After watching today’s keynote by Sam Altman, CEO of OpenAI, most of the rumors about the new announcements were spot on. As expected, we didn’t get a GPT-5, which may not arrive until late next year. But we did get a turbocharged GPT-4 with a wealth of new features.
While the event was devoted to developers, there was more than enough for users of ChatGPT Plus, the subscription-based version of ChatGPT. Here’s a quick summary of today’s major announcements, and we’ll unpack them further as we learn more.
But before we dive in, the most telling remark may have been Sam Altman’s comment during the keynote:
. . . come back next year. What we launch today is going to look very quaint relative to what we’re busy creating for you now.
That’s how fast the AI Revolution is moving. A year ago, most of the public didn’t even have access to basic generative AI. A year from now, everything we see today will seem quaint and backward. The only thing we can be sure of right now is that none of us – businesses, government organizations, educational institutions – are even remotely ready for what’s on the horizon.
A Turbocharged GPT-4
With the news of GPT-4 Turbo, OpenAI’s DevDay was a remarkable leap forward in artificial intelligence developments. We get the ability to customize GPT-4, copyright mitigation, and new security features for enterprise AI. Let’s take a quick look at what was announced:
- GPT-4 Turbo has arrived. The latest version of the company’s GPT large language model offers “better world knowledge” and a massive 128,000 token limit, allowing for much larger prompts.
- Sam Altman essentially apologized for ChatGPT being so out of date and promised that cutoff dates would never be so far in the past again. The new cutoff is April 2023 – still not perfect for many developers and users, but far better than a database two years out of date.
- You’ll now be able to make your own customized versions of ChatGPT for specific use cases. And this won’t require coding knowledge – you can train it through voice and text commands.
- These AI agents are called GPTs and will be available through OpenAI’s GPT Store. Popular GPTs will be sold, with creators receiving a portion of the proceeds (details yet to be announced). GPTs will be available to ChatGPT Plus subscribers and enterprise customers. You’ll have the option of making them private, domain-specific, or publicly accessible.
- Following the lead of Google and Microsoft, OpenAI will offer a “Copyright Shield.” Altman said, “We can defend our customers and pay the costs incurred if you face legal claims around copyright infringement.”
- Developers gain a new suite of powerful tools that help businesses and organizations deeply integrate AI into their operations.
Amazing Possibilities and New Ethical Challenges
These developments open a world of possibilities for businesses and government organizations where AI is deeply embedded in their operations. For education, there are utterly amazing opportunities to develop new learning tools.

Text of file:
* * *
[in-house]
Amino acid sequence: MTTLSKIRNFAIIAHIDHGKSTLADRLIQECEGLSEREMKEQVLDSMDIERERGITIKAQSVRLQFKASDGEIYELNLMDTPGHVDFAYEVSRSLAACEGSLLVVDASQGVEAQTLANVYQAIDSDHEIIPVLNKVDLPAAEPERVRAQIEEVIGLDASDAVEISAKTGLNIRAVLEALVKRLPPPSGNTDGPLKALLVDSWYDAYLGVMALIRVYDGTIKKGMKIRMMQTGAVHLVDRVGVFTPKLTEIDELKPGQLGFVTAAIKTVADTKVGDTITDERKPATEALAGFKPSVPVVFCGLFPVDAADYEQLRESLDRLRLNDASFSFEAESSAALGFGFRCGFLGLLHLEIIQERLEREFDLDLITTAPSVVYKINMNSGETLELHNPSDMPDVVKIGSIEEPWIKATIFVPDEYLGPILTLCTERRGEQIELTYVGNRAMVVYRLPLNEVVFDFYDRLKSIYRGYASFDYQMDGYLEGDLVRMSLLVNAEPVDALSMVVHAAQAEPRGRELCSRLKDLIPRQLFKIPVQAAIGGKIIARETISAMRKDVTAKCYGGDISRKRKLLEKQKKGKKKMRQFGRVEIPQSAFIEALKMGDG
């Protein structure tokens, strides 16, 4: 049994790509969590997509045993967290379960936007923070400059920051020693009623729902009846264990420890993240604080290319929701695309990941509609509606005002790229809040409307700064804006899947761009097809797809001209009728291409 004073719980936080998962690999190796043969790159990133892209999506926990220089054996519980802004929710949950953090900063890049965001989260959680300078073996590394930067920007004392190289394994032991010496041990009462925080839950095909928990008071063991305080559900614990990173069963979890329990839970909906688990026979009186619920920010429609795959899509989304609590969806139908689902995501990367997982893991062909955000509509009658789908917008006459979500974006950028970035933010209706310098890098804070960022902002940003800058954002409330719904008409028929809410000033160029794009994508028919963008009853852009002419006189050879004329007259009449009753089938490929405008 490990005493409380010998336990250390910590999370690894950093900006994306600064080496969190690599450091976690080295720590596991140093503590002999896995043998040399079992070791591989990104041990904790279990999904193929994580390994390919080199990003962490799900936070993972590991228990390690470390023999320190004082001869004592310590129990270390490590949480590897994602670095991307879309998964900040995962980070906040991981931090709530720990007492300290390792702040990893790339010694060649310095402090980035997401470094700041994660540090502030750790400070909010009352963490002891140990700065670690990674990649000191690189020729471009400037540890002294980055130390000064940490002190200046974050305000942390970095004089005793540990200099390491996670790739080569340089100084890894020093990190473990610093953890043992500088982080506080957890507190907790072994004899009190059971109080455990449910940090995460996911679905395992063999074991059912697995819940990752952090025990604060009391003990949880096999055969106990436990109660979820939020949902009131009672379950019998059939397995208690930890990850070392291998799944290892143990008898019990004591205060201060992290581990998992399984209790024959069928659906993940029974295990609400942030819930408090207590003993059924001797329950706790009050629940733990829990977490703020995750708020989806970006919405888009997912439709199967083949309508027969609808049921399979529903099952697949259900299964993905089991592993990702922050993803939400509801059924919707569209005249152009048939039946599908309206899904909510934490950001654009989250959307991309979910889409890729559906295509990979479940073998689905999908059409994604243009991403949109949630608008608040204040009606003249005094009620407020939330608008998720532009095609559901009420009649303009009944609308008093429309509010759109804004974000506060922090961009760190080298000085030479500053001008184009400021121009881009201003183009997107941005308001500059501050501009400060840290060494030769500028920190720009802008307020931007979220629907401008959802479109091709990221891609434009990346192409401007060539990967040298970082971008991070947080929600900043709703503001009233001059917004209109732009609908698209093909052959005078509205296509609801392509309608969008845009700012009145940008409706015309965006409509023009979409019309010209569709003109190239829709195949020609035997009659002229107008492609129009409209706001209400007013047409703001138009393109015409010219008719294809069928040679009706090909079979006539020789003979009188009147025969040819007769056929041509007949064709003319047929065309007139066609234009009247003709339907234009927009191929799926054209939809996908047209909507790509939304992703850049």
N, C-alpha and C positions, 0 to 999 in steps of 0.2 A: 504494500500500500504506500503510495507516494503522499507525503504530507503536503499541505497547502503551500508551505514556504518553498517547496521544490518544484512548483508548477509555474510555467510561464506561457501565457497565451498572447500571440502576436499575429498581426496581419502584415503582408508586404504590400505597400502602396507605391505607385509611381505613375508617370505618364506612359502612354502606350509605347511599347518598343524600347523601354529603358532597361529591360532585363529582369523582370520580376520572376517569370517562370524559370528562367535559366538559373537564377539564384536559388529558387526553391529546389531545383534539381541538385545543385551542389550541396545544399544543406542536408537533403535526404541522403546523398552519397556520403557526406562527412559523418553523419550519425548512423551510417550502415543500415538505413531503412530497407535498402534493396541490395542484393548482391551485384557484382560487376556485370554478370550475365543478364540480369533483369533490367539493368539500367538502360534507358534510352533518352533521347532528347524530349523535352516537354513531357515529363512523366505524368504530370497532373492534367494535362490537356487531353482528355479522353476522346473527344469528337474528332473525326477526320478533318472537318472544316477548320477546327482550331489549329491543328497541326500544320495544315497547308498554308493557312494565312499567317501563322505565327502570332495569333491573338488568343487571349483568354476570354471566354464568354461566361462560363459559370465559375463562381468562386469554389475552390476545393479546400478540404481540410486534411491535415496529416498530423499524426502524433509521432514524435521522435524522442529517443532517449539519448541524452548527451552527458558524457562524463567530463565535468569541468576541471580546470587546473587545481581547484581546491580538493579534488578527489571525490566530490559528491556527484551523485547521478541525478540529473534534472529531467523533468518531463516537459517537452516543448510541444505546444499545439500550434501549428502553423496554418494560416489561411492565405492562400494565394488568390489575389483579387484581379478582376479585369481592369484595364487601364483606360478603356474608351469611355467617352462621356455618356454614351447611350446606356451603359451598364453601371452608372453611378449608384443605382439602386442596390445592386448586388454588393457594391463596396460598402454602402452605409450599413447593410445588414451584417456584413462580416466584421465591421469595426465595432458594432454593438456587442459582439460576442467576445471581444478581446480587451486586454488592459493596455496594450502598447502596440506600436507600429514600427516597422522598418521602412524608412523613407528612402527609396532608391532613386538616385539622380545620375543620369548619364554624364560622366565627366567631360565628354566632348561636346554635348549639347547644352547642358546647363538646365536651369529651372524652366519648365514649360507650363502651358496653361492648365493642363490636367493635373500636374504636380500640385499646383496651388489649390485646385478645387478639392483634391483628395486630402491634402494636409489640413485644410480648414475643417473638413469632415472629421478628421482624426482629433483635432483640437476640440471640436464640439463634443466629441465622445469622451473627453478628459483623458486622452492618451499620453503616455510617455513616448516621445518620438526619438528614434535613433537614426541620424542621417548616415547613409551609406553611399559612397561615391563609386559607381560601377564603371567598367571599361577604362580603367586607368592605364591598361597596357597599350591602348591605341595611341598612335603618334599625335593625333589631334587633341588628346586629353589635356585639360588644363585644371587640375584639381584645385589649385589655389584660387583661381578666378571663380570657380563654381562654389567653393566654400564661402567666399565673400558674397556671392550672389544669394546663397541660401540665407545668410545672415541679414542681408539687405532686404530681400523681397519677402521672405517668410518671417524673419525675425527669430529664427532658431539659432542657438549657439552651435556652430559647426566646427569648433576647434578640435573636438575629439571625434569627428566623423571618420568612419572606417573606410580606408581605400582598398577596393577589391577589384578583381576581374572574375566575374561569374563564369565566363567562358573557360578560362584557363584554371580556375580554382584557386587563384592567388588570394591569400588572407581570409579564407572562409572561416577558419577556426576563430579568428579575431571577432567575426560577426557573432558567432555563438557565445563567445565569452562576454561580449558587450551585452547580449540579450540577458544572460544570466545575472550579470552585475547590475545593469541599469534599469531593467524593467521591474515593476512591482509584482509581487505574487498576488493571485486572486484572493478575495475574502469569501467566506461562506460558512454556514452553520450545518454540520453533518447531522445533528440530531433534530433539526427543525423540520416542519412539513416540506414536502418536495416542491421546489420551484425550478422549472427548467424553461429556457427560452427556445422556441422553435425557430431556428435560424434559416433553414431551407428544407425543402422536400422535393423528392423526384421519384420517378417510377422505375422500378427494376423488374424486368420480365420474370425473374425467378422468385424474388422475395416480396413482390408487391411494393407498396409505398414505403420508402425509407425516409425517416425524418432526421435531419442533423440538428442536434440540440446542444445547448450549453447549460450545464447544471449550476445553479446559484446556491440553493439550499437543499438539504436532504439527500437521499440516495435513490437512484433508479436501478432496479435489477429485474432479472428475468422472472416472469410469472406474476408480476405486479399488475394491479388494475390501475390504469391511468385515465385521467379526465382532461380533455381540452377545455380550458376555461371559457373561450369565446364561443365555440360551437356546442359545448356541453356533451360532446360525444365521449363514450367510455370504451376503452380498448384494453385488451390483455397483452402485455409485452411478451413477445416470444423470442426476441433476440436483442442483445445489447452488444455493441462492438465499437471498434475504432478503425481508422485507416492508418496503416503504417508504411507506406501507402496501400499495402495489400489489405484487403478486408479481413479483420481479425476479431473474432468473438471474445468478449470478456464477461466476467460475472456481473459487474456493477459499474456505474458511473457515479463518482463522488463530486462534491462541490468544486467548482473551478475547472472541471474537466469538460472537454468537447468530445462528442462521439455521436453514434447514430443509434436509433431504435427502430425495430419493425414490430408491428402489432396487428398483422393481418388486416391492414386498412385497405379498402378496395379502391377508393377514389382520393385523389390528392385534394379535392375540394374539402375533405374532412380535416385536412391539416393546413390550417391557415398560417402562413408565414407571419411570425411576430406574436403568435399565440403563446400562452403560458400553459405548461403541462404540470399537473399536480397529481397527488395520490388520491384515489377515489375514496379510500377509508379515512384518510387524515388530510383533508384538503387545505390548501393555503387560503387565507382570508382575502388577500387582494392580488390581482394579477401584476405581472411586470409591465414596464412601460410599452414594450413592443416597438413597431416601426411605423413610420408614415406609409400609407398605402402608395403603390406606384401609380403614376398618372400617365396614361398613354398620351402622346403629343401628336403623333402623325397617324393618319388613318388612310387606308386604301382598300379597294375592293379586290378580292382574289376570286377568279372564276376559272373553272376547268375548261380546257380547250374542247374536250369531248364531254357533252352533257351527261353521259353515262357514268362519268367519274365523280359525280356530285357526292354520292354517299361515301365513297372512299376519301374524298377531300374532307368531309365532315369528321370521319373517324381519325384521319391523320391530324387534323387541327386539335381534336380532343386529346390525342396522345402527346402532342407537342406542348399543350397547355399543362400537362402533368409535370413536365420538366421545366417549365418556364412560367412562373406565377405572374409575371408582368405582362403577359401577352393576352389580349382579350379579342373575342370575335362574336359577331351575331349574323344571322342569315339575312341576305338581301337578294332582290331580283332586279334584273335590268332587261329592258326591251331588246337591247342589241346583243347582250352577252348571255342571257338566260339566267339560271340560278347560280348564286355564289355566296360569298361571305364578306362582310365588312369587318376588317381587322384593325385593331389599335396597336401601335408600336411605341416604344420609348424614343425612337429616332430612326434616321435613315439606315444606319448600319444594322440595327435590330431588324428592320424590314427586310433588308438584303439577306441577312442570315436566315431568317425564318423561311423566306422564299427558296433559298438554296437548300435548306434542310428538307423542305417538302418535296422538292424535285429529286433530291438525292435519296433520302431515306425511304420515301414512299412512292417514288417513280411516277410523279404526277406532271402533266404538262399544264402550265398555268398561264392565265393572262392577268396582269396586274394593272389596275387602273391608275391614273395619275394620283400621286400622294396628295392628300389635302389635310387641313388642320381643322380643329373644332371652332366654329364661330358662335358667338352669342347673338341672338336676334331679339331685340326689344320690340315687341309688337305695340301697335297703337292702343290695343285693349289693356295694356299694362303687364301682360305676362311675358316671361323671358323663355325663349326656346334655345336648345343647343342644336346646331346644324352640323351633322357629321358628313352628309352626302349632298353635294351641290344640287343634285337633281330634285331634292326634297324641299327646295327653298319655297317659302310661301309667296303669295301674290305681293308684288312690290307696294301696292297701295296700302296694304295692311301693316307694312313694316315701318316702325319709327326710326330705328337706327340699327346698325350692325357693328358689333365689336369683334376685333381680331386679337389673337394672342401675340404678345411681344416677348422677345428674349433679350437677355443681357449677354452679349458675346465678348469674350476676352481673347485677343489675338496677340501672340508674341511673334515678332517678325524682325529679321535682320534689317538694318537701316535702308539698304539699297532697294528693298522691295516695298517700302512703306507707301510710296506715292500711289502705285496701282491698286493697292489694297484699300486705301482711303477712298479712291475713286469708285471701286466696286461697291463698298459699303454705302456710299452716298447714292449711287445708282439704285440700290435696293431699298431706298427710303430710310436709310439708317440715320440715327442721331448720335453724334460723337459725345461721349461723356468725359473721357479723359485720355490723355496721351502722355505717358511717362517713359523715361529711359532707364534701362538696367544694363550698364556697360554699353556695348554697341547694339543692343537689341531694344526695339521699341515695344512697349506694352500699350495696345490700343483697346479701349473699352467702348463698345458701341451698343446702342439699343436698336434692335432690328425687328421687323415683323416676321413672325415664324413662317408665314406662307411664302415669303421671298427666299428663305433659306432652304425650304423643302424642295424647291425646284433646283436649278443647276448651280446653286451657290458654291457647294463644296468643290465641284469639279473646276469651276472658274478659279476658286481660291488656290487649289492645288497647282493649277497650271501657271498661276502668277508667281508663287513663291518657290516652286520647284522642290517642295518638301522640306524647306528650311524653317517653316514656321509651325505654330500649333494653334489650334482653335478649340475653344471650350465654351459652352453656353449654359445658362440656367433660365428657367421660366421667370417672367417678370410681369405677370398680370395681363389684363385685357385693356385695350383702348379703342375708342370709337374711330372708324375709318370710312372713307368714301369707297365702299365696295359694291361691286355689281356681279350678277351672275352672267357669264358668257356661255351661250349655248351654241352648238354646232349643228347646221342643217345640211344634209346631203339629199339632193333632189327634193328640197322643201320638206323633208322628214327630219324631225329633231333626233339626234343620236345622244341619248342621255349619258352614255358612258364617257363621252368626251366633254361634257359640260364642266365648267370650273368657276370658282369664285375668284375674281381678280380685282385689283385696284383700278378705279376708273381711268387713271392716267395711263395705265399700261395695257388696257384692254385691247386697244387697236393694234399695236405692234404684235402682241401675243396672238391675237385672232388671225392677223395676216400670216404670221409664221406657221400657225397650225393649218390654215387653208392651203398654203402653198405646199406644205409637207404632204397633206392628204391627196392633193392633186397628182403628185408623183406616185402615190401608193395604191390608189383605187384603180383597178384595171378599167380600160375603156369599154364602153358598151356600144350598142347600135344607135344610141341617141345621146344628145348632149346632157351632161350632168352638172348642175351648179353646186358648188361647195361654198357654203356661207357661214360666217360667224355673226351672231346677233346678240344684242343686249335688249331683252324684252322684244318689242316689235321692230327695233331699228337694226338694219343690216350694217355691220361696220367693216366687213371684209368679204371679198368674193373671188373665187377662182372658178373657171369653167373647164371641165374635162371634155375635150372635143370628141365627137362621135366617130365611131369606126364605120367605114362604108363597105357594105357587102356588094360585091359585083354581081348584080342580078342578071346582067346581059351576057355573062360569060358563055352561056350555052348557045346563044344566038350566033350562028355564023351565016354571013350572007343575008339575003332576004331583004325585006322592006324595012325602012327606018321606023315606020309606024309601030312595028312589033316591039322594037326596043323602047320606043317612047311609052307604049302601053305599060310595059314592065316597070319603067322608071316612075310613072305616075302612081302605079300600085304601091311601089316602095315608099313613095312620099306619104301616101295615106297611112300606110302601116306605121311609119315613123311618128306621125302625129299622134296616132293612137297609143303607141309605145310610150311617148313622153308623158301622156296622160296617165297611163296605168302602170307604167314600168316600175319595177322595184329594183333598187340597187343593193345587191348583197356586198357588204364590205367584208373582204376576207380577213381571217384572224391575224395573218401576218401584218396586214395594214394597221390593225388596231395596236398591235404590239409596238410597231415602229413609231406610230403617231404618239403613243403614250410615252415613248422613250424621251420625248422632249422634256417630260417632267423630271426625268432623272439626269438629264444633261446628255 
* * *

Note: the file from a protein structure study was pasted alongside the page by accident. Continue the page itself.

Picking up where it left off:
But today’s news also opens a Pandora’s Box of ethical challenges. Will the expanded reach of AI in business accelerate job losses? Will the security features OpenAI is creating be undermined by end-users (always the weakest link in security protocols)?
How will we control user-created GPTs if they begin to interact with each other? Will OpenAI’s carefully guided development of generative AI degenerate into a massive free-for-all? Want a quick vision of a future of AI bots talking to each other without human intervention – take a look at Chirper.ai.
The Future of Our Educational Institutions
And while turbocharged GPT-4 will revolutionize education, will it get so good that students no longer see value in formal institutions of learning? The better generative AI gets, the less relevant our current educational practices become. If I can create my own tutor or buy one from the GPT store, what will the role of a teacher be in the future? In less than a decade, students will have the option of completing learning paths through a turbocharged GPT-4 or one of its successors. Education from high school on needs to do far more than focus on how we can use AI to create new learning tools. Instead, they need to ask how to redesign themselves for a future where students will have access to AI teachers anywhere, anytime.
We took a significant step into the future today. The AI revolution will create far more opportunities and ethical challenges than the web and social media revolutions combined.
Emory Craig is a writer, speaker, and consultant specializing in virtual reality (VR) and artificial intelligence (AI) with a rich background in art, new media, and higher education. A sought-after speaker at international conferences, he shares his unique insights on innovation and collaborates with universities, nonprofits, businesses, and international organizations to develop transformative initiatives in XR, AI, and digital ethics. Passionate about harnessing the potential of cutting-edge technologies, he explores the ethical ramifications of blending the real with the virtual, sparking meaningful conversations about the future of human experience in an increasingly interconnected world.